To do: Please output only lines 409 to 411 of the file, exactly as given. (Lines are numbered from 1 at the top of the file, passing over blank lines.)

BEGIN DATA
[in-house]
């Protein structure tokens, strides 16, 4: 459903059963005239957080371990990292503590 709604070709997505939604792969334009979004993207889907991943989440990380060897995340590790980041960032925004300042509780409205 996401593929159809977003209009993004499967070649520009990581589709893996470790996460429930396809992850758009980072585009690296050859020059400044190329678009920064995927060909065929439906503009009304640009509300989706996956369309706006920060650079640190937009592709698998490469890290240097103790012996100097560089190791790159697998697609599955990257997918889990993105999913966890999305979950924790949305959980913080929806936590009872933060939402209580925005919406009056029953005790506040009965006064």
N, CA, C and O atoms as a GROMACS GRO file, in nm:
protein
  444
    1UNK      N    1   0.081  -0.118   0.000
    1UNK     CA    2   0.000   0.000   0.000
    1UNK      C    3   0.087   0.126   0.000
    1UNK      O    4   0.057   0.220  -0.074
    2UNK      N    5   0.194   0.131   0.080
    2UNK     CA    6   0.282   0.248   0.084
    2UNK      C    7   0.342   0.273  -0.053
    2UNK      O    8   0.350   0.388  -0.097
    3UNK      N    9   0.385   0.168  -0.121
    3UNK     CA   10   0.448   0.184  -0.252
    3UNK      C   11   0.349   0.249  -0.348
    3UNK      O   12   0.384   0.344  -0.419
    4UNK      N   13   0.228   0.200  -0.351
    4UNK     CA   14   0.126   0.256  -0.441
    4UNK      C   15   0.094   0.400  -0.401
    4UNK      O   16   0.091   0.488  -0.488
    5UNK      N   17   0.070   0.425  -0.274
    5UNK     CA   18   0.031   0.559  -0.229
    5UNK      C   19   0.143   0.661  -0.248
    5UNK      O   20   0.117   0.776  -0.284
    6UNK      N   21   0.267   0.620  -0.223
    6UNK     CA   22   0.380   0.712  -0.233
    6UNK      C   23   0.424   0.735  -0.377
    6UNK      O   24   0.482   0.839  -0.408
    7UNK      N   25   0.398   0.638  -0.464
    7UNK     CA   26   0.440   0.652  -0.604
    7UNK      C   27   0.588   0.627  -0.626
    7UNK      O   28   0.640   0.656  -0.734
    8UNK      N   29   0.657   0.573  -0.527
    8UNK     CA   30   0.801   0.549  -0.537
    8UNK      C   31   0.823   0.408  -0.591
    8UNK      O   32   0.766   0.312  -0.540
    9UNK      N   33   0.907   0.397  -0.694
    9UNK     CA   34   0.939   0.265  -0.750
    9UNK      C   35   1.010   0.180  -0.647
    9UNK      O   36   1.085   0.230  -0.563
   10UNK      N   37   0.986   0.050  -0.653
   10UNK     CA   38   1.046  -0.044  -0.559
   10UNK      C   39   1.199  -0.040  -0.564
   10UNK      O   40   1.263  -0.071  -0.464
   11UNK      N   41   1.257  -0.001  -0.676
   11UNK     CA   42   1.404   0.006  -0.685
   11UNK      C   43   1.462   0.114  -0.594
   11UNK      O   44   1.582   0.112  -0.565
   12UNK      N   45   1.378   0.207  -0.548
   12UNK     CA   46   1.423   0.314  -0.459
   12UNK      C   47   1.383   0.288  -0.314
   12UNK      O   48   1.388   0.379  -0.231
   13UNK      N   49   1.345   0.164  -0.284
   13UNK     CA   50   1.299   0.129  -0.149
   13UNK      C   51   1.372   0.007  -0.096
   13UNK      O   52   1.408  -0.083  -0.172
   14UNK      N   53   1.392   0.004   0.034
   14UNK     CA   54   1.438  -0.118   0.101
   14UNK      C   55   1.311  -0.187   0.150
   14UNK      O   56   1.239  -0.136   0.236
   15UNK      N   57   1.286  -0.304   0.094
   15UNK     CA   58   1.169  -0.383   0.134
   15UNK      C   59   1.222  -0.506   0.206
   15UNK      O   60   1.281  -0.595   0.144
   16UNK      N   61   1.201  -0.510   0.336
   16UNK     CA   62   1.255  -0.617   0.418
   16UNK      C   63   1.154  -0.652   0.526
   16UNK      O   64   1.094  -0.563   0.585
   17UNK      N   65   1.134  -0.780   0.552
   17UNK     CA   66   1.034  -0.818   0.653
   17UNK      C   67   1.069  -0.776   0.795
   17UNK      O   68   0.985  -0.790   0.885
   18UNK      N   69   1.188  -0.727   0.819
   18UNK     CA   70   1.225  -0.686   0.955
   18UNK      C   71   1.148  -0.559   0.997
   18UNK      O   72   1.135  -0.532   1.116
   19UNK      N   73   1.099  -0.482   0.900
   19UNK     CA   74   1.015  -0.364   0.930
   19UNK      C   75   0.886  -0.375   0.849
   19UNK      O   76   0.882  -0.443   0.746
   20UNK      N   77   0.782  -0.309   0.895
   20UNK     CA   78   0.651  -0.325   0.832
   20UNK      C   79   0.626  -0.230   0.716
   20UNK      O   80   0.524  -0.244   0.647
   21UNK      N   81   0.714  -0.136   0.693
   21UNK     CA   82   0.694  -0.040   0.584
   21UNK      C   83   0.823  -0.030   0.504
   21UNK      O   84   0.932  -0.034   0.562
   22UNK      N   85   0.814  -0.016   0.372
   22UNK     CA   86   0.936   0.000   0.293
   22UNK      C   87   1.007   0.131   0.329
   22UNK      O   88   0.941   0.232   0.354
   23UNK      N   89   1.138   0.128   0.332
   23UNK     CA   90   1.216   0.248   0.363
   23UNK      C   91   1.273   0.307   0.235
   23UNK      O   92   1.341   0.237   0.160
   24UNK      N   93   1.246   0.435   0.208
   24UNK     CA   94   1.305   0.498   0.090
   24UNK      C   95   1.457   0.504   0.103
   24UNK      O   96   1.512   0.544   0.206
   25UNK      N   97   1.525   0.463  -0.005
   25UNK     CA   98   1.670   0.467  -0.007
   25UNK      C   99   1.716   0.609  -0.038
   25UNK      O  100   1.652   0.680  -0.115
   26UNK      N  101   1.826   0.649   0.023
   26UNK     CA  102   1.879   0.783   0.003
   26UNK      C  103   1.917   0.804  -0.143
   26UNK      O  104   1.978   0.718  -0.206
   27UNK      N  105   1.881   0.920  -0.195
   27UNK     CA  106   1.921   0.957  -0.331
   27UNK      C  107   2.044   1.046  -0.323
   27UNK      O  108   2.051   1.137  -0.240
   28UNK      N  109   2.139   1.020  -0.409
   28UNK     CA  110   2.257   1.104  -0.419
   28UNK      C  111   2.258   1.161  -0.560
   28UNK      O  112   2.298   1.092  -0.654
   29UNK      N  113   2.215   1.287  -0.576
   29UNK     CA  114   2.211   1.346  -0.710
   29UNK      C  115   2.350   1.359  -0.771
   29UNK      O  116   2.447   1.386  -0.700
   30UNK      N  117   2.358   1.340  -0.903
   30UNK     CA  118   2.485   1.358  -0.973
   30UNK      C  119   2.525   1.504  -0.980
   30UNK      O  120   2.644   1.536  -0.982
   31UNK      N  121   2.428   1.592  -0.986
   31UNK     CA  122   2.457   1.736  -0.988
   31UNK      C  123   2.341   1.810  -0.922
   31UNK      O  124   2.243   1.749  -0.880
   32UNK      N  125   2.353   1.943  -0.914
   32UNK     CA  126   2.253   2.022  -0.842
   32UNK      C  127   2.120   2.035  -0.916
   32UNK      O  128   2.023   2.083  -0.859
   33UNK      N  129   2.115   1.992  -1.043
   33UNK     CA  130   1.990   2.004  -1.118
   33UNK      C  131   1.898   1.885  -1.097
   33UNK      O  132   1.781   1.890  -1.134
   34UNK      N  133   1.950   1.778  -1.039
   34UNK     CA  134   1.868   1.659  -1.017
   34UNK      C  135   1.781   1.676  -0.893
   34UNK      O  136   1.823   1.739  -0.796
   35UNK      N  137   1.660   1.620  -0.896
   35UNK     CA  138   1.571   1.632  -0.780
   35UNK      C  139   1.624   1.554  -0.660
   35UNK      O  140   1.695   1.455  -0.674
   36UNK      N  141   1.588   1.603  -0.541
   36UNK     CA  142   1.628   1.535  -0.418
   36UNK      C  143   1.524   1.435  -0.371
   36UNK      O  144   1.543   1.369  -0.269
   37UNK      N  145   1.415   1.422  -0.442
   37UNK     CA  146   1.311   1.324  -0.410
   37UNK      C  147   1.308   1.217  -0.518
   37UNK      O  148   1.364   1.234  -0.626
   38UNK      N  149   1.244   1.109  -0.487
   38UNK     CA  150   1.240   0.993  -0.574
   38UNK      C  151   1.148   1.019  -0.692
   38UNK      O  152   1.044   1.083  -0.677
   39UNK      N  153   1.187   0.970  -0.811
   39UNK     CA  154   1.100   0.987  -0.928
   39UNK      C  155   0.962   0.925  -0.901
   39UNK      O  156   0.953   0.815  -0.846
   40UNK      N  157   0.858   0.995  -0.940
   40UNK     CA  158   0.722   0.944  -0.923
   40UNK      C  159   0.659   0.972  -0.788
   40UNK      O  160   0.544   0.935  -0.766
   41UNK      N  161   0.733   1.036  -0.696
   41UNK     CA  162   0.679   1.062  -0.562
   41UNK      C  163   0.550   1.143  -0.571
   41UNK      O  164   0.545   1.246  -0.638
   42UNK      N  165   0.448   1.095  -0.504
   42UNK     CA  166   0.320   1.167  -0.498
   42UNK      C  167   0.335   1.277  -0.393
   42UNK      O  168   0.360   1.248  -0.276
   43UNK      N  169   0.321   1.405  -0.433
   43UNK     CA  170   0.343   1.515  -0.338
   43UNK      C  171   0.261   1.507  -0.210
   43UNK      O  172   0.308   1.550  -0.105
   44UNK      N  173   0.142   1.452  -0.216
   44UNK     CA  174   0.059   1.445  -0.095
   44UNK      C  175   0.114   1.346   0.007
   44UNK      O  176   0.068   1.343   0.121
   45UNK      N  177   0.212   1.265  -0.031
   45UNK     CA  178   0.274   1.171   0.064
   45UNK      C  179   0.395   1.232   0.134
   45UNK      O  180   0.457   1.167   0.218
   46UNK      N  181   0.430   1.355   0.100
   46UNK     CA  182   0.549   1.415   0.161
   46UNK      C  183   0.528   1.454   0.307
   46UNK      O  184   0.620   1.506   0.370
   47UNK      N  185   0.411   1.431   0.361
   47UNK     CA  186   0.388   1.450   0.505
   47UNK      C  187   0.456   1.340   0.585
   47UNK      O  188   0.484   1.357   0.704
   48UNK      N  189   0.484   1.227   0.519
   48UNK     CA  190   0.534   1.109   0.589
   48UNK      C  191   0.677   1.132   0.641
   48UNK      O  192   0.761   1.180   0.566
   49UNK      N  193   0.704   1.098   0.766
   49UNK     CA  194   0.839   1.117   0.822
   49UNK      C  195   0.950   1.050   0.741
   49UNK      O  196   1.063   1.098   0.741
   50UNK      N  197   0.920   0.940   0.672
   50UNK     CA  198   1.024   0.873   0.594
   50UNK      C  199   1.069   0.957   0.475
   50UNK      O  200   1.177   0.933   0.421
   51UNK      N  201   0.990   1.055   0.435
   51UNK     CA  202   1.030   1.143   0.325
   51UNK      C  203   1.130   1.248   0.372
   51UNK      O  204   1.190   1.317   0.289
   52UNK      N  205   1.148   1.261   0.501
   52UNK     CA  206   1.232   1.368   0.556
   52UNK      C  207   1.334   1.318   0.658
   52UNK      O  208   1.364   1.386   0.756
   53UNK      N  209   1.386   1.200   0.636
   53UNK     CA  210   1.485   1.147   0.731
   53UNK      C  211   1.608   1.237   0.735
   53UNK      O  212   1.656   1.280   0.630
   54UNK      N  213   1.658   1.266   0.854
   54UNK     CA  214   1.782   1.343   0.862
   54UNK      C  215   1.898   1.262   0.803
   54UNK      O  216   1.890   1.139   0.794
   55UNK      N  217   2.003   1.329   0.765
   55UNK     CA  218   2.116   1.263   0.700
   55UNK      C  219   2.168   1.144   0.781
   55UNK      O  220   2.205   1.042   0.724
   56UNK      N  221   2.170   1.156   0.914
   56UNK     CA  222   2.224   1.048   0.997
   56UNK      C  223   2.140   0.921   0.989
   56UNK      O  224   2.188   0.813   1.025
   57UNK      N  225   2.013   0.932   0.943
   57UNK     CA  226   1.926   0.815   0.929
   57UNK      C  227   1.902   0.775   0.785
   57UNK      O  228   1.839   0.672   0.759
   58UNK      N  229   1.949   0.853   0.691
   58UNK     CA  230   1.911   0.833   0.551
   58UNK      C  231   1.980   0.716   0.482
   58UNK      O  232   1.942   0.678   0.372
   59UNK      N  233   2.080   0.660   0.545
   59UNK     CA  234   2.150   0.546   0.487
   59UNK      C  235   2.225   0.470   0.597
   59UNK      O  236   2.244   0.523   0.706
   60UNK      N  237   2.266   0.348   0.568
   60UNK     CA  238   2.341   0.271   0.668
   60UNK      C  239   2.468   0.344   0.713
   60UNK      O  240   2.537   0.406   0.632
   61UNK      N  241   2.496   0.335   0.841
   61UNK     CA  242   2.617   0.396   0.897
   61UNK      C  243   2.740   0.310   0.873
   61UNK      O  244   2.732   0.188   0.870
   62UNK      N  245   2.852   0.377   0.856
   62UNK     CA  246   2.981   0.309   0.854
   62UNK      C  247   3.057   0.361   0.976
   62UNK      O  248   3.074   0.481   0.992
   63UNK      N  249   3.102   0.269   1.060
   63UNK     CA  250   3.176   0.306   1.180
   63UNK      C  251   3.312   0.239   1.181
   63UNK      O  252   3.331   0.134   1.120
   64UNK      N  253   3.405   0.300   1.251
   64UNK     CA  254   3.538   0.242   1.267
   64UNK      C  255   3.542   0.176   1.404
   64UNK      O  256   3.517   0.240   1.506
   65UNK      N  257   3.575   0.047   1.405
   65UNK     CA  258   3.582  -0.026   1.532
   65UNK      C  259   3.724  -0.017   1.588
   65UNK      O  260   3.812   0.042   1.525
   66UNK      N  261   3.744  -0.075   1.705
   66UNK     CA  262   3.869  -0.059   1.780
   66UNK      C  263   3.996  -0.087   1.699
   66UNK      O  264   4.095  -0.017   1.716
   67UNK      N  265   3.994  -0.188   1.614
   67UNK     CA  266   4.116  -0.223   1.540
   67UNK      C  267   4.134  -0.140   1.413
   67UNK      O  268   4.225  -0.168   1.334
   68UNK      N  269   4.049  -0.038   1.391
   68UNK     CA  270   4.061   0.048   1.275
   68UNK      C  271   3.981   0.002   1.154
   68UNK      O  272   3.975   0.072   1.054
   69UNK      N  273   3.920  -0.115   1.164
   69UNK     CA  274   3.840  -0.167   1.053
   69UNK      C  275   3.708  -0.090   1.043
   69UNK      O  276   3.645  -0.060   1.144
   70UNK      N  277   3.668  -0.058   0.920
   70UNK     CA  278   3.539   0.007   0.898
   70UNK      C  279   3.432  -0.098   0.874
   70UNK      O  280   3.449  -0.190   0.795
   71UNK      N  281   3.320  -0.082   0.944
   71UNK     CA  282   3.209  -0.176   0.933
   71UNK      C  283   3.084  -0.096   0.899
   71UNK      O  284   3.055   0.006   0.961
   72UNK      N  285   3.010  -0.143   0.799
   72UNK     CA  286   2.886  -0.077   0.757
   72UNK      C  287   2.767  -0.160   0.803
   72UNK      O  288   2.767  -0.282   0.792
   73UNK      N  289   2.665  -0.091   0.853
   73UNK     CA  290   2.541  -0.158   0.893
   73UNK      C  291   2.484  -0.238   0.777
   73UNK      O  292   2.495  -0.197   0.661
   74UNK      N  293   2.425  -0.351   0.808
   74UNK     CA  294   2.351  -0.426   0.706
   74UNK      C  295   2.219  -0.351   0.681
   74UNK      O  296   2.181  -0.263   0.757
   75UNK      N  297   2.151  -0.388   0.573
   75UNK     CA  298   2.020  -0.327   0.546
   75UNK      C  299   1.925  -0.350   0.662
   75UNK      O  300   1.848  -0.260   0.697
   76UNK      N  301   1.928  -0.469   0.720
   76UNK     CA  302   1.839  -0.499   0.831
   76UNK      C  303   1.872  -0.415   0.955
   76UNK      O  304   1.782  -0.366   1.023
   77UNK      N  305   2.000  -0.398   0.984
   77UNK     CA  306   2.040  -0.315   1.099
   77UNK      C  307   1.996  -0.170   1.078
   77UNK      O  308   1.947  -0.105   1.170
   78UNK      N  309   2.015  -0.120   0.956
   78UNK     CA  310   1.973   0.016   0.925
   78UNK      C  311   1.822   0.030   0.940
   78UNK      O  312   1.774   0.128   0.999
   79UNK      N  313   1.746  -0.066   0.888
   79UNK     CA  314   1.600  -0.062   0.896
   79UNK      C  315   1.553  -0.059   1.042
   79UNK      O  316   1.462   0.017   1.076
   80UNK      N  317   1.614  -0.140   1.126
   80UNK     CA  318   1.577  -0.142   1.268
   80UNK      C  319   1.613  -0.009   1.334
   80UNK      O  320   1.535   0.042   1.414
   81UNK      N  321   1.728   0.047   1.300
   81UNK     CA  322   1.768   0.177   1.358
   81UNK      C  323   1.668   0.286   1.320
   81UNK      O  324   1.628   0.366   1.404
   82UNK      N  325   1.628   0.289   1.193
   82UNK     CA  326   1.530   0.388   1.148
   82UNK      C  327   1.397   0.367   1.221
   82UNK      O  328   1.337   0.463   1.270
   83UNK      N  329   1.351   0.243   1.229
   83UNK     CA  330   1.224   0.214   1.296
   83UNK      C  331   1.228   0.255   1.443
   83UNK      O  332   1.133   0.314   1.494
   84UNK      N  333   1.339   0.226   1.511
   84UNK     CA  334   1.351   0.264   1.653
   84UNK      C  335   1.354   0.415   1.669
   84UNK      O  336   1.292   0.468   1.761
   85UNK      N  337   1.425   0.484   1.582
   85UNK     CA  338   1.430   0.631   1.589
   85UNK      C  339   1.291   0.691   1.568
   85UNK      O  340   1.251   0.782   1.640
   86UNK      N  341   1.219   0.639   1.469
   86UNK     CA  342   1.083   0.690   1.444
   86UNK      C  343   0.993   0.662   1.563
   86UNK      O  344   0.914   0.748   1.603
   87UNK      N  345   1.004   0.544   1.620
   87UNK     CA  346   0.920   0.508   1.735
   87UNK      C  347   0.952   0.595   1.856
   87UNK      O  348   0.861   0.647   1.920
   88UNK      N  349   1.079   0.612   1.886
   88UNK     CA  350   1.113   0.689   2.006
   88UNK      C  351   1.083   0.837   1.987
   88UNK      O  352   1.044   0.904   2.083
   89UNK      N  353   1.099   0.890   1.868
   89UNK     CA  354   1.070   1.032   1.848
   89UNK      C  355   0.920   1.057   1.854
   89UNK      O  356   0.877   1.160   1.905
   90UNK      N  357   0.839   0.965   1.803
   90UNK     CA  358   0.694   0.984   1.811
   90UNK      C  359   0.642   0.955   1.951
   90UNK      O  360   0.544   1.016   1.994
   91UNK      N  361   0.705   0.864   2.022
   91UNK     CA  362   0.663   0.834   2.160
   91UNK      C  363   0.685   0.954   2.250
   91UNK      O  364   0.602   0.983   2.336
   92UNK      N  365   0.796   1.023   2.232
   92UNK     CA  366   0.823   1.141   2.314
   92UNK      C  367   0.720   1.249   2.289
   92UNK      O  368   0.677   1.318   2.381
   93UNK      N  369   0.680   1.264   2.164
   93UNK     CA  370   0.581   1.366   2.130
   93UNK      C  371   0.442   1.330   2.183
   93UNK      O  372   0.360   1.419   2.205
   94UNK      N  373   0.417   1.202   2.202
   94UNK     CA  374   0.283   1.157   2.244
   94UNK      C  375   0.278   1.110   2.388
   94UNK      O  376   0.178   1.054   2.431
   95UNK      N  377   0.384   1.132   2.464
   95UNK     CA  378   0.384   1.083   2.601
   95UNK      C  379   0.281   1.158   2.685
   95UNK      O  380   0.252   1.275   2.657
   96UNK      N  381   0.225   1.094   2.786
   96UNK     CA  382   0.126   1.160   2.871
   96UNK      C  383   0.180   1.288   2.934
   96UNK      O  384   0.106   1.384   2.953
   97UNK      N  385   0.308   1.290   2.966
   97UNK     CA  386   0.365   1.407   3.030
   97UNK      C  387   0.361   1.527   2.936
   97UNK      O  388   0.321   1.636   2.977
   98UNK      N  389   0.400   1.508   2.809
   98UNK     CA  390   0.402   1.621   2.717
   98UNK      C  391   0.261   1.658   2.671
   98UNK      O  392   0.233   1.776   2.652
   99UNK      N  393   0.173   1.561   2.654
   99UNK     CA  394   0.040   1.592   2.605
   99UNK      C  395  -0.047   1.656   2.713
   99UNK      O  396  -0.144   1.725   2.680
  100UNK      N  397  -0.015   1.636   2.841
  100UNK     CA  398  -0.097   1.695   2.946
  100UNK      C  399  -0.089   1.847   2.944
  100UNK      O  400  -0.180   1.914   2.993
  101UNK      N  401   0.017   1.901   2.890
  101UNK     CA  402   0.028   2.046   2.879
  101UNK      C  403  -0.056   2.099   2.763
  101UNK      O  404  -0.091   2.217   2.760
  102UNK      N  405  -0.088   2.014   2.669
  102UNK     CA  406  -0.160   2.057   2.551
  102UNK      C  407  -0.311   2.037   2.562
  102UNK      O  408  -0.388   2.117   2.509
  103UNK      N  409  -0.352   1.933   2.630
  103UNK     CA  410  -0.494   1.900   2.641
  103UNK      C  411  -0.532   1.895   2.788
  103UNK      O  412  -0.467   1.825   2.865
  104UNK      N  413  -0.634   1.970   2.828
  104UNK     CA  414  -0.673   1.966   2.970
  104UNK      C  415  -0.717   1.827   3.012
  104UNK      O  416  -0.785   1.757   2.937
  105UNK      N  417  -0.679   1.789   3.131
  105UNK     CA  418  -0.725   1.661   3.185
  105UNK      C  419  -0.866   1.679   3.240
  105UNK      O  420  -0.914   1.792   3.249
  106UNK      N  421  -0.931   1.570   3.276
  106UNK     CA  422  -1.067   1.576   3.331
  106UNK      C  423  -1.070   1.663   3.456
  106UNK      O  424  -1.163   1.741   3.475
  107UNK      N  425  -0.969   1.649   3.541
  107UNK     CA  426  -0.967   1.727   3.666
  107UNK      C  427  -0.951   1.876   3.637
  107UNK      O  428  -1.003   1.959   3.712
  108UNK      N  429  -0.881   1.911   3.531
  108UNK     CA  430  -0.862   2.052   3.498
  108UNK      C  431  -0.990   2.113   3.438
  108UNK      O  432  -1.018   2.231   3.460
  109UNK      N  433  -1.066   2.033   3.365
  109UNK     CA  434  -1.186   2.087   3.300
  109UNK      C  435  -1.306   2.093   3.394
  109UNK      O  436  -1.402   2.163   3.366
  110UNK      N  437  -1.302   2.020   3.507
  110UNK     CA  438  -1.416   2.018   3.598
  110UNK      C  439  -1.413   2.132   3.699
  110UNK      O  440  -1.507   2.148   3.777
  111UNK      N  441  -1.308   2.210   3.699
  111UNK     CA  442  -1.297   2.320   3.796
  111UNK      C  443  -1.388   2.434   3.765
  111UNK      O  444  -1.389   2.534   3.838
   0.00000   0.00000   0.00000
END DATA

  101UNK      O  404  -0.091   2.217   2.760
  102UNK      N  405  -0.088   2.014   2.669
  102UNK     CA  406  -0.160   2.057   2.551